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How to Run for Committee Positions as a First Year

Consider running for office within your favorite college club, even if you're a freshman. Here's how!

Maya Moritz

April 18, 2016

How to Run for Committee Positions as a First Year
You definitely went to the fresher’s fairs, put your email down for at least ten clubs, and maybe went to one or two of the events. You probably checked your email and saw that those clubs are hosting their yearly elections and (gasp) some of them have already selected next year’s committees. Don’t panic. You won’t be left the only one without anything going on and you won’t be the only person with nothing on your CV for sophomore year, at least not if you act now.

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Step 1: Examine Your Options

Take a deep breath and check those emails marked “AGM” or “Vote.” See which positions are available. As a current freshman, you may wish to run for one of the less prestigious position, as President and Vice President tend to be reserved for juniors or very active sophomores.

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Think about what you would say in your speech. Do you have any related experience that could win you votes or make you the best choice? Also, what do you want to do? Run for a club whose events are enjoyable and a treat to attend or that will give you important connections and experience for your career. Ideally, find a club that embodies both options. If you don’t wish to join the club that centers on your career, it might be time to rethink your future plans.

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Above all, choose something that you feel enthusiastic about. Voting members and committees can tell if you’re just there for a position through your hesitation and body language. A reliable test is to think of why you want to run for the position. If your explanation focuses on the faculty of the role or filling in room on your CV rather than actually improving the club, you may wish to skip the vote.

Step 2: Consider Your Schedule

I know people who have successfully juggled ten committee positions (10!) and a full course load and I know students who cannot handle a single other commitment apart from school. Most people fall somewhere on that spectrum, and by freshman year you may have a vague idea of your needs. If you don’t, a good rule of thumb for most students is to have two committee positions on two unrelated but meaningful committees. Two positions show dedication, the ability to multi-task, and a sustained focus on classes (the reason you’re at university). Unrelated committees show variety and diversity. Most employers wish to hire vibrant, dynamic people who can discuss something other than work. Kill two birds with one stone by making the non-career committee a sport in order to keep active or a charity in order to feel spiritually fulfilled (and give back). Some committees revolve around housing, a useful way to ensure you have somewhere to live next year and can control the environment in your living space. Also, consider running for multiple committee positions in case you don’t win the two you desire. If you win those, you can always drop out of the race (and make your opponents very happy).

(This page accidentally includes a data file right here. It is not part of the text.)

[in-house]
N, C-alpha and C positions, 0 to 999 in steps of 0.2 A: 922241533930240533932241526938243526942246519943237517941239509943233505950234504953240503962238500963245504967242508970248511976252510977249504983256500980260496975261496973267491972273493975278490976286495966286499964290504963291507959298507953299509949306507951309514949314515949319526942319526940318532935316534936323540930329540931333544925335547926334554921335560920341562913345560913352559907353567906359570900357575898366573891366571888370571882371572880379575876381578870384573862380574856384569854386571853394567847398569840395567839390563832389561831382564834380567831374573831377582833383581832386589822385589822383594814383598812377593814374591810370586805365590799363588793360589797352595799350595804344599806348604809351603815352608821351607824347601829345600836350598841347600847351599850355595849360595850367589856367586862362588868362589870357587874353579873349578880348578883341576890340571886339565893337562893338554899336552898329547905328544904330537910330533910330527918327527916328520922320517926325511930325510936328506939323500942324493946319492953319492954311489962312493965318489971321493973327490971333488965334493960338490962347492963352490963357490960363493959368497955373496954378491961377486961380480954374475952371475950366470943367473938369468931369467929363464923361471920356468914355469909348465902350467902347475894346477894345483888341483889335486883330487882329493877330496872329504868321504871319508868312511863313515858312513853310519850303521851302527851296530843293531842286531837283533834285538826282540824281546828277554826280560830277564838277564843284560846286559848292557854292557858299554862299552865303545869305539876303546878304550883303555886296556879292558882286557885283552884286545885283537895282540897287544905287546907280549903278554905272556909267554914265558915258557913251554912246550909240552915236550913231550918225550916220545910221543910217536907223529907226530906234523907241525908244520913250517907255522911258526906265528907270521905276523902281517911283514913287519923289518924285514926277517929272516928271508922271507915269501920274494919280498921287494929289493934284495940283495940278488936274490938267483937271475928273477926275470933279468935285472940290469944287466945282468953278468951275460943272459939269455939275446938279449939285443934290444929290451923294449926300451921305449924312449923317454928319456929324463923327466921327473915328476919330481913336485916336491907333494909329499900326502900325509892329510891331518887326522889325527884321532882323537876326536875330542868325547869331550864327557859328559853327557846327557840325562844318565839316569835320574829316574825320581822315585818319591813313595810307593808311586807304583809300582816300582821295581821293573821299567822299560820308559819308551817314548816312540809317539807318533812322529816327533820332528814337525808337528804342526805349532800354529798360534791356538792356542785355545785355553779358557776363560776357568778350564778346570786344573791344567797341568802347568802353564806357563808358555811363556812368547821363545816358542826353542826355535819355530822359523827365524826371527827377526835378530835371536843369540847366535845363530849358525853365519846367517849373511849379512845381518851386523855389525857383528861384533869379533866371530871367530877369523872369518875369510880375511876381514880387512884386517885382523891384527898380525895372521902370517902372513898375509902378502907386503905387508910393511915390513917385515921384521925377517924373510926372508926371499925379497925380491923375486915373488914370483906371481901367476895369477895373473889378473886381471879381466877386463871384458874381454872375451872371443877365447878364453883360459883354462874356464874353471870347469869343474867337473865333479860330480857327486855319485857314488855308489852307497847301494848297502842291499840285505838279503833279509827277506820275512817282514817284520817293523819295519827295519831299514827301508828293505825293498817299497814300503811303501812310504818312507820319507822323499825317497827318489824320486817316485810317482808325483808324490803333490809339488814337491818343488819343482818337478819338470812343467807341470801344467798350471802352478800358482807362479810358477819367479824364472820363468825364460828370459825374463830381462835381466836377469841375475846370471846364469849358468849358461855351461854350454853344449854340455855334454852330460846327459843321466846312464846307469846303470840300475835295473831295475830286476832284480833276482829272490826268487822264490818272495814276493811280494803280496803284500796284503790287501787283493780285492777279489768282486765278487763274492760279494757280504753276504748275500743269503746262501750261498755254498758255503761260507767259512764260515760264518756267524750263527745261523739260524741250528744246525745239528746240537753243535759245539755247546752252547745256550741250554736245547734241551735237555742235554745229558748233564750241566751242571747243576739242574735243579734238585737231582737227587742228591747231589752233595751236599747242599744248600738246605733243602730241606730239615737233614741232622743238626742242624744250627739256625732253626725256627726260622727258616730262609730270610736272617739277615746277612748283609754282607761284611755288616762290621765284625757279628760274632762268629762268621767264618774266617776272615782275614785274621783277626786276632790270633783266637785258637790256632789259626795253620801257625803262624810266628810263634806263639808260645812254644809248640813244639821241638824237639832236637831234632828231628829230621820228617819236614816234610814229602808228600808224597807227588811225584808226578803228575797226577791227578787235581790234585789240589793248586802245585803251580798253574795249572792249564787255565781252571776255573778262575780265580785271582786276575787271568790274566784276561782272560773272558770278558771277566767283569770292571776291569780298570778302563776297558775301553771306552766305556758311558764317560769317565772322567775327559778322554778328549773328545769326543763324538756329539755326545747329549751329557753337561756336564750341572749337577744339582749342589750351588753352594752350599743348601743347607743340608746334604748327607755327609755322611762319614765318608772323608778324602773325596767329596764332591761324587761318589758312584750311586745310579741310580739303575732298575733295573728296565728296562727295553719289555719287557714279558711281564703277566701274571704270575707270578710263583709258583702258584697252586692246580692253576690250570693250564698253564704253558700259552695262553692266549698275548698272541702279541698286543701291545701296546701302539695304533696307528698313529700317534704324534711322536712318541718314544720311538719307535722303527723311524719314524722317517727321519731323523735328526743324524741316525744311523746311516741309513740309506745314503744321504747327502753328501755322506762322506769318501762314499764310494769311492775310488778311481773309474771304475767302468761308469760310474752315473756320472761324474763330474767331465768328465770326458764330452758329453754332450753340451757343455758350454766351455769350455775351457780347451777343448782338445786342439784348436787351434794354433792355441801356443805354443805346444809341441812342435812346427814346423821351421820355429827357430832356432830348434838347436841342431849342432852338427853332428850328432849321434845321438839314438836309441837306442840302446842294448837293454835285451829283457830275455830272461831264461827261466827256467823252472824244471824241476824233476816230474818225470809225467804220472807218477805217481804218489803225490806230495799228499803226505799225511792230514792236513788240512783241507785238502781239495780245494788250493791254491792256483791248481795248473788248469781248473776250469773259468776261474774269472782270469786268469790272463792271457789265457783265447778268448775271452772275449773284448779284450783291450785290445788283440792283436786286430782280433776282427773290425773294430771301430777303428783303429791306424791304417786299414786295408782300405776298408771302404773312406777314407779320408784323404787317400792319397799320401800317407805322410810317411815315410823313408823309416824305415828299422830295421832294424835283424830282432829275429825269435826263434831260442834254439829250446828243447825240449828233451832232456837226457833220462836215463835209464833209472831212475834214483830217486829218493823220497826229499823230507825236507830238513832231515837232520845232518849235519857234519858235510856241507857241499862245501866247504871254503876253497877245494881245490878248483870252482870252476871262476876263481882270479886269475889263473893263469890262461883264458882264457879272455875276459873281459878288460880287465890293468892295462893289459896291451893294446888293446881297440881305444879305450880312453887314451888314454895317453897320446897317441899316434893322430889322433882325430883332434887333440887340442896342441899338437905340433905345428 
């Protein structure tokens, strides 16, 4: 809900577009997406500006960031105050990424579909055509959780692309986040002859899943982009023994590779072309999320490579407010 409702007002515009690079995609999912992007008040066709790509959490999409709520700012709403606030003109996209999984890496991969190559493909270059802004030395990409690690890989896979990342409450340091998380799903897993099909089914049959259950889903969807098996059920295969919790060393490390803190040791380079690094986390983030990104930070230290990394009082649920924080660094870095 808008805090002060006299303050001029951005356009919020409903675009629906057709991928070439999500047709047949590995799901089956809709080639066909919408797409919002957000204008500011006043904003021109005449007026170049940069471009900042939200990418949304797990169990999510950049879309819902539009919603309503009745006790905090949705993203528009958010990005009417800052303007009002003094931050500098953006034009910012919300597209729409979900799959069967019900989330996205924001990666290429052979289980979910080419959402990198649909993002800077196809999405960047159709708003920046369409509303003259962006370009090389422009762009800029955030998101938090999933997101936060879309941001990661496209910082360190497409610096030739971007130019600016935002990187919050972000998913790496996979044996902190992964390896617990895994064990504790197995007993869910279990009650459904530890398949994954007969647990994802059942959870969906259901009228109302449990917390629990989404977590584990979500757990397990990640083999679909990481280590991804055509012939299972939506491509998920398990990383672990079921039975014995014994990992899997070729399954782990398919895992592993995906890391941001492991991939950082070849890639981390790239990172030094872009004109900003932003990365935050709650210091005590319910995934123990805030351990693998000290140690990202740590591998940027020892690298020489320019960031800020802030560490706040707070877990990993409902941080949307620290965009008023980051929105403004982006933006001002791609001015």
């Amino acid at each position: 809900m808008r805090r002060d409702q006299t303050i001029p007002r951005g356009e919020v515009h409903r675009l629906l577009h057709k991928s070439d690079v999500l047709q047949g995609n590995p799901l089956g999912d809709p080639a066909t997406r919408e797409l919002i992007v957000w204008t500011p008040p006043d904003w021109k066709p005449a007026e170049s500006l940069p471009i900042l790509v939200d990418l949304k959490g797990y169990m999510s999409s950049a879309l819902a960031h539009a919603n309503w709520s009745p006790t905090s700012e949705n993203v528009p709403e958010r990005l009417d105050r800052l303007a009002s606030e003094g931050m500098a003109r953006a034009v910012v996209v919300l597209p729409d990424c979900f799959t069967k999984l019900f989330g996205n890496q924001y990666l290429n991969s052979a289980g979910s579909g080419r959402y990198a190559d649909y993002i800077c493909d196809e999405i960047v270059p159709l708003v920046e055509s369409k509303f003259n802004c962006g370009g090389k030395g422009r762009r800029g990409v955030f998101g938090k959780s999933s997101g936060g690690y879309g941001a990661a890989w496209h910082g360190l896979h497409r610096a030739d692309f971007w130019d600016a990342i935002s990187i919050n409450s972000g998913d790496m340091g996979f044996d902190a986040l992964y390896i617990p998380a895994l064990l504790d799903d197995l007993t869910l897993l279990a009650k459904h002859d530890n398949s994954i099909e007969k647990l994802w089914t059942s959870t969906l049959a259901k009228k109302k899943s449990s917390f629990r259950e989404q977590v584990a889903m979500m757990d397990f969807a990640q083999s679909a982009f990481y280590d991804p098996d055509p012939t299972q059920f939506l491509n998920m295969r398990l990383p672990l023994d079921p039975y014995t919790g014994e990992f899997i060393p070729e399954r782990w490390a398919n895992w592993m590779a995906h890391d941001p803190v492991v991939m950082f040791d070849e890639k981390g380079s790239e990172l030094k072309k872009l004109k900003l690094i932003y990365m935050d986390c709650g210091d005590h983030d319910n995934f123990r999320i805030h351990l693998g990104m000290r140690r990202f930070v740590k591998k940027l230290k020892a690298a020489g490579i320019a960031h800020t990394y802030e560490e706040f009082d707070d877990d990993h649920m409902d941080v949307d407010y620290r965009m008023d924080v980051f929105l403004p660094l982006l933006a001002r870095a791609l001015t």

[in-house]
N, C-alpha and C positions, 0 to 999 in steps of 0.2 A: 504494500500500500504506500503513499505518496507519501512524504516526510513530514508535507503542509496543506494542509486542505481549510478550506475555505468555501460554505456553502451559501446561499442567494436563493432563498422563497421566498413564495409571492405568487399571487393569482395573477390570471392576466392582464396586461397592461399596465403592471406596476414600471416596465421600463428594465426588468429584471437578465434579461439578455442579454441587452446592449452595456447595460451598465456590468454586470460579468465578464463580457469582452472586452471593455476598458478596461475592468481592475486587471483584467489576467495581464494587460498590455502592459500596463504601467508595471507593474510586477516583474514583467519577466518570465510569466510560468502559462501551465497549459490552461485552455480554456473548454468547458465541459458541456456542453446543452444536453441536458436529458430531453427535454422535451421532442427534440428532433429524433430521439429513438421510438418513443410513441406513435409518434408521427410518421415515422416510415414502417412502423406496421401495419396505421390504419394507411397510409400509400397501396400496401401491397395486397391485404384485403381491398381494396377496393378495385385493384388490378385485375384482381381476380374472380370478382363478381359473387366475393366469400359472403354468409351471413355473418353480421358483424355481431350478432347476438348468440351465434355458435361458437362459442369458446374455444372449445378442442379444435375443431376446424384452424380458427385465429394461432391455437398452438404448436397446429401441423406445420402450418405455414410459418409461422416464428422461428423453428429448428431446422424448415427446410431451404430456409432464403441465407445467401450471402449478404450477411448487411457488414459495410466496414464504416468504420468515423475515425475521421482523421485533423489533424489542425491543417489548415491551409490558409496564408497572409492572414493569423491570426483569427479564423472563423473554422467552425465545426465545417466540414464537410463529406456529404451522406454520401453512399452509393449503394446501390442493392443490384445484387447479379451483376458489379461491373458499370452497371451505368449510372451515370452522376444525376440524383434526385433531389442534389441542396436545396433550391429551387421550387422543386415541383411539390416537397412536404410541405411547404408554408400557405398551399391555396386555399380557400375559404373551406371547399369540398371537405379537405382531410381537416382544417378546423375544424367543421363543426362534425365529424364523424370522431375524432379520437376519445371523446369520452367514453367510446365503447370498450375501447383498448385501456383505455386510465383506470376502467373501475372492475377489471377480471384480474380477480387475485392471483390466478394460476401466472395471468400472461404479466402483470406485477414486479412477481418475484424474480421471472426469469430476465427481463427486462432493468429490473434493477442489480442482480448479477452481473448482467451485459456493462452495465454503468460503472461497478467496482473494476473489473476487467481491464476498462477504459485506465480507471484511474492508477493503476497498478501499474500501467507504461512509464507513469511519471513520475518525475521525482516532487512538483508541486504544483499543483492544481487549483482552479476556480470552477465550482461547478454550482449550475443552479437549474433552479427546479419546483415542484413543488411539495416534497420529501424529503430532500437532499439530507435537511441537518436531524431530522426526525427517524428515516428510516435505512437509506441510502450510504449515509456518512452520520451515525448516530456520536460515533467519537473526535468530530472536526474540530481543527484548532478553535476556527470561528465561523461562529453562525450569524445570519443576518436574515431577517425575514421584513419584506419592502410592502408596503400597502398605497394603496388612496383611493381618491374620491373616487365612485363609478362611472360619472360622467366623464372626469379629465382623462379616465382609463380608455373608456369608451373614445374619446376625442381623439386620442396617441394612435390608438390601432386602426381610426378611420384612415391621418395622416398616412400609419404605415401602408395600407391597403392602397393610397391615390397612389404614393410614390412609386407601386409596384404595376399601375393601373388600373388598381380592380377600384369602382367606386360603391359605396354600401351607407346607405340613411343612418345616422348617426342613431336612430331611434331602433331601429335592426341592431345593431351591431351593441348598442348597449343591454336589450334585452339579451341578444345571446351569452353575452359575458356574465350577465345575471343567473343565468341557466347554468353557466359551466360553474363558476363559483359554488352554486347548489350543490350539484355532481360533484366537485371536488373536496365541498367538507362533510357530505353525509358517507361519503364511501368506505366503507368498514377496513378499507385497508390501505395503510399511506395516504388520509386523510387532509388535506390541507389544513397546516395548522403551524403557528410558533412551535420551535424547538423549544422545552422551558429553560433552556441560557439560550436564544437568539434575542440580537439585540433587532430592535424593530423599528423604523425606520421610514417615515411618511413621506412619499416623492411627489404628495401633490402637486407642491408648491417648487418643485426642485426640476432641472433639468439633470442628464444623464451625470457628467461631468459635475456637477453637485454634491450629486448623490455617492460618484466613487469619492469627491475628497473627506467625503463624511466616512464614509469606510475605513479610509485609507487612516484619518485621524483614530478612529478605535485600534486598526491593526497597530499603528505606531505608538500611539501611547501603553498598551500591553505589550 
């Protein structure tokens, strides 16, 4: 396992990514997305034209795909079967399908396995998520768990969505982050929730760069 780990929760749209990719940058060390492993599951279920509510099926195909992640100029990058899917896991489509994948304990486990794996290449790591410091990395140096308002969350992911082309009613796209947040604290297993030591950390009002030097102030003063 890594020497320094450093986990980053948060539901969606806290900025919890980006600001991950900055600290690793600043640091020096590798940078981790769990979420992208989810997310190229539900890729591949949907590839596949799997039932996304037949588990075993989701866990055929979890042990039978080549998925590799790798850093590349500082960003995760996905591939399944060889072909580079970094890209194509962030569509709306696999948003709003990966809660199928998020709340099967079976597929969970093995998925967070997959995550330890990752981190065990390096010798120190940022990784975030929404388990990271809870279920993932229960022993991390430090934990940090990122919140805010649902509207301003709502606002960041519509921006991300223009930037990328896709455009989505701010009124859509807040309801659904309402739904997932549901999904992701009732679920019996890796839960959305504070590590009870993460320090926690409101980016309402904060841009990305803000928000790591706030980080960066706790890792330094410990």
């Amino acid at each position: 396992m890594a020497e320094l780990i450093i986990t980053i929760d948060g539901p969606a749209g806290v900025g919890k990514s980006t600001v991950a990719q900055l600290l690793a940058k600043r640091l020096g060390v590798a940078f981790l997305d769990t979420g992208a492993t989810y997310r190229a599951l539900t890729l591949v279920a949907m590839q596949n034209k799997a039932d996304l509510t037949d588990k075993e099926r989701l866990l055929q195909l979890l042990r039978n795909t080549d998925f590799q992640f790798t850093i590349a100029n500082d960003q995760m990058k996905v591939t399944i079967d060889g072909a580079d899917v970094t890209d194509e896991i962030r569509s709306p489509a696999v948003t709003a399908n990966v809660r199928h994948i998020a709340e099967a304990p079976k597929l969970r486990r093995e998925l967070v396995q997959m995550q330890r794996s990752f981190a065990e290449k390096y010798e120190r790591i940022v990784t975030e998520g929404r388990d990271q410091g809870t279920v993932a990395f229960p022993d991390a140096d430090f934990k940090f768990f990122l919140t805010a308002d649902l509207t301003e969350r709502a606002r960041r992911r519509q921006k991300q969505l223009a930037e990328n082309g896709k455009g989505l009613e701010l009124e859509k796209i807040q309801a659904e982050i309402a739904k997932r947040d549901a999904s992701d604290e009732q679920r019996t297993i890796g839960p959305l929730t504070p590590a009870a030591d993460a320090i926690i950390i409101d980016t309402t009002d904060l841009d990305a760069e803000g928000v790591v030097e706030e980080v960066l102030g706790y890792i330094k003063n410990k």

Step 3: Take the Initiative

Once you’ve decided which committee and position you’ll campaign for, don’t simply send in your application. First, message the current student in that role. This was one of the best moves of the year for me! Meet for coffee and ask all your questions. What’s the time commitment like? Do you have to invest any of your own money (think non-subsidized events)? How often does the committee meet? Three things could result from this meeting: (1) you decide you don’t want the position and don’t run; (2) you run and lose; (3) you run and win. This meeting will make option 3 more likely as you can discuss campaign and speech. If the former options occur, you’ve still made a great connection (and a friend who you already have something in common with) and have a better chance of winning next year.

Step 4: Run!

Send in your application by the due date, connect with people in the club, and research the club’s past and present. Write your speech beforehand, but don’t make it too rigid. These events can run over or people may wish to leave early, so decide on some points that can be thrown out if time doesn’t allow. Don’t feel embarrassed and don’t fear competition. If you lose, you lose, and you must be a good sport. Also, dress appropriately. The Art Club will want you to show off your personality and creativity while the Fine Food and Dining Society may want you to look spiffy in your nicest suit. In your speech, find a balance. I’ve seen a haughty speech and an overly humble speech that have both been bested by a relatable and simple introduction. Definitely mention ideas for the future, but don’t overstep your bounds. Never criticize the society’s past (people who ran those events are probably voting) and stick to what you’ll be able to do within your role (otherwise you’ll sound like you’ve done no research). Most importantly, don’t give up if you lose. Join the club again next year and see if there are any positions that open up in the fall. People like to vote for a familiar face, so just keep coming to events and making connections.

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